Eyes on services waiver, S&DT

Discussions on special and differential treatment (S&DT) proved divisive, sources say. Those talks are now being facilitated by WTO Deputy Director-General Yonov Frederick Agah.

At press time, the latest updates on this issue indicated that members are keen to have an outcome in this area, with support emerging on the bulk of the proposals, though divisions remain on sanitary and phytosanitary measures (SPS) and technical barriers to trade (TBT).

One source said during the course of the day that the sticky point is whether the non-LDC specific provisions among the nine proposals in play should apply to all developing countries and how binding the language should be. 

One LDC delegate mentioned that talks on S&DT will necessarily have to be taken up after Nairobi, while referring to the text which contained a set of LDC-specific decisions. Another source explained that given the G-90 attempt to refocus discussions on proposals, which they say are based on their need, some countries were trying to bring the Group back to the Chair’s text tabled a few days ago.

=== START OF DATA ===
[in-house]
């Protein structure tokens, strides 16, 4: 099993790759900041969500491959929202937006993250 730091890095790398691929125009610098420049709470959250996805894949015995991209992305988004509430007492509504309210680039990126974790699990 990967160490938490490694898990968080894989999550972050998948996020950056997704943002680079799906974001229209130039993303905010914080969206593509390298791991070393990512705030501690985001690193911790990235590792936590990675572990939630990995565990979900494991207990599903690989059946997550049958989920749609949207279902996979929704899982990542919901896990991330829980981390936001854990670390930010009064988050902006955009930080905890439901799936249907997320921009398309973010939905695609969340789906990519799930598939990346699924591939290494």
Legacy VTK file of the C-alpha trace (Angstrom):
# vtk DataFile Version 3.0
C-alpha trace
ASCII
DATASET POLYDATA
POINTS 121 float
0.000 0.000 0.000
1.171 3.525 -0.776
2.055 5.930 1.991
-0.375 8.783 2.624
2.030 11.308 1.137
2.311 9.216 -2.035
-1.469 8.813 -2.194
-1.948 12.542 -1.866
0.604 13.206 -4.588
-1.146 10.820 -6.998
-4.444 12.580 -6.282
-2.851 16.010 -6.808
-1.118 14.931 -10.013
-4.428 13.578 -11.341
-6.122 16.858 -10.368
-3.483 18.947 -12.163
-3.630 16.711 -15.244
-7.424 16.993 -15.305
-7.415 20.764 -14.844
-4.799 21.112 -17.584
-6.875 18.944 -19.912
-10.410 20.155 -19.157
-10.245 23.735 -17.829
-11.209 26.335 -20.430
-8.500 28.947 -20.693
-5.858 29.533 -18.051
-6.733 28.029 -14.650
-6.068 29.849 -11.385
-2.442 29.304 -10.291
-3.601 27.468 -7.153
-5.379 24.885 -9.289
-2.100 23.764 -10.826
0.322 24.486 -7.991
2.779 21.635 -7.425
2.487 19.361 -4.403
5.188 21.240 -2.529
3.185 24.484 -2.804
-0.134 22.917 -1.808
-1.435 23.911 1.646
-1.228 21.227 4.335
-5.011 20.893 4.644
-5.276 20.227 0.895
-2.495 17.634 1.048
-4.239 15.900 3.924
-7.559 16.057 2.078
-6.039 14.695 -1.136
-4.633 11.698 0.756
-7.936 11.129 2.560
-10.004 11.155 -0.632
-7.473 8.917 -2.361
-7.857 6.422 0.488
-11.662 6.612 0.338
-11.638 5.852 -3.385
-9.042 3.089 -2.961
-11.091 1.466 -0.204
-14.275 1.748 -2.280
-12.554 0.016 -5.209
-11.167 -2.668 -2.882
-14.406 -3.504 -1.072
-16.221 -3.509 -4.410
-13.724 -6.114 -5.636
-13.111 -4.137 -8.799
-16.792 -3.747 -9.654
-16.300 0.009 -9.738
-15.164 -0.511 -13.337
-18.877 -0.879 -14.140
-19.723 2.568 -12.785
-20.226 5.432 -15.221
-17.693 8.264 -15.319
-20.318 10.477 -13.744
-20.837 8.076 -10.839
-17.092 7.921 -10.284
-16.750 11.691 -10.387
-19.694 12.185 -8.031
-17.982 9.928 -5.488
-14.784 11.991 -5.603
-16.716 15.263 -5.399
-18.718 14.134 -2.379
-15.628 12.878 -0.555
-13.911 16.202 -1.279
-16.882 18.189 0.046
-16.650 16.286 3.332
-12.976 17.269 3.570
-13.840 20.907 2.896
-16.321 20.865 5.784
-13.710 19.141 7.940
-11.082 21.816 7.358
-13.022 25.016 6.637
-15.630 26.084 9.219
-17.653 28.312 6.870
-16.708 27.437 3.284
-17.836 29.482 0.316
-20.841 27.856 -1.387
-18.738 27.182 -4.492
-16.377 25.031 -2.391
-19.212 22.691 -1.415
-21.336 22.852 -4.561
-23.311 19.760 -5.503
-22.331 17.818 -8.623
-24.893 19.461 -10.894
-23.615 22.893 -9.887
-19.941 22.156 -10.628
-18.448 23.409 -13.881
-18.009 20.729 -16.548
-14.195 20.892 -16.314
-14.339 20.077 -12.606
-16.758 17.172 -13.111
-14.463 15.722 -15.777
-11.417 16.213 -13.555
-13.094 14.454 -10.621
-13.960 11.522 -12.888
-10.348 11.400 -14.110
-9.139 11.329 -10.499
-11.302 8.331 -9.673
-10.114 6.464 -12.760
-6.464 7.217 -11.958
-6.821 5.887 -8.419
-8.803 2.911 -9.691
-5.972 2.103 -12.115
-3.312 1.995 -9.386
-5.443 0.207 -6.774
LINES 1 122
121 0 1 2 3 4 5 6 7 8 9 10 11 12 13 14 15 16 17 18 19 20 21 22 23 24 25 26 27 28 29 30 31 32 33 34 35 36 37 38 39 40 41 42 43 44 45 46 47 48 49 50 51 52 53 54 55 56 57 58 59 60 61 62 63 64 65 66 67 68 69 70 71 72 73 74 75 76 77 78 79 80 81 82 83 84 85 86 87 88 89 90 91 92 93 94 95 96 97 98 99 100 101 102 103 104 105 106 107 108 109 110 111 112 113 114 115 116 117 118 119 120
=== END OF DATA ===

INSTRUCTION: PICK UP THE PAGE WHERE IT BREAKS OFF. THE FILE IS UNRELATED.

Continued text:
According to a G-90 communiqué, any development outcome in Nairobi could not be achieved without concrete responses in the form of decisions which “add value,” and which include key proposals advanced by the group in order “to recalibrate and galvanise their industrialisation and investment initiatives.”

G-90 ministers expressed concern that “the spirit of compromise sought by predominantly developed members of the WTO is so far lacking. “There is a growing impatience among some members and not just OECD countries,” said a trade delegate.

Work to reach a compromise on the preferential conditions provided under the services waiver for LDCs is also underway. At press time, the facilitator on this issue, Rwandan Minister of Trade and Industry François Kanimba, was expected to shortly release a draft which would extend the waiver until 2030, encouraging countries who have not done so to notify their preferences. The text no longer refers to LDC requests to facilitate administrative procedures via work permits and qualification requirements, according to a copy seen by Bridges.

“I am confident that this draft decision can enjoy members' consensus,” reads the draft text.

Afghanistan joins

Amid the frenzied negotiating climate, ministers were able to celebrate the expected entry of a new WTO member - the Islamic Republic of Afghanistan, an LDC - after eleven years of talks, during an official welcome ceremony which took place today.

ICTSD reporting.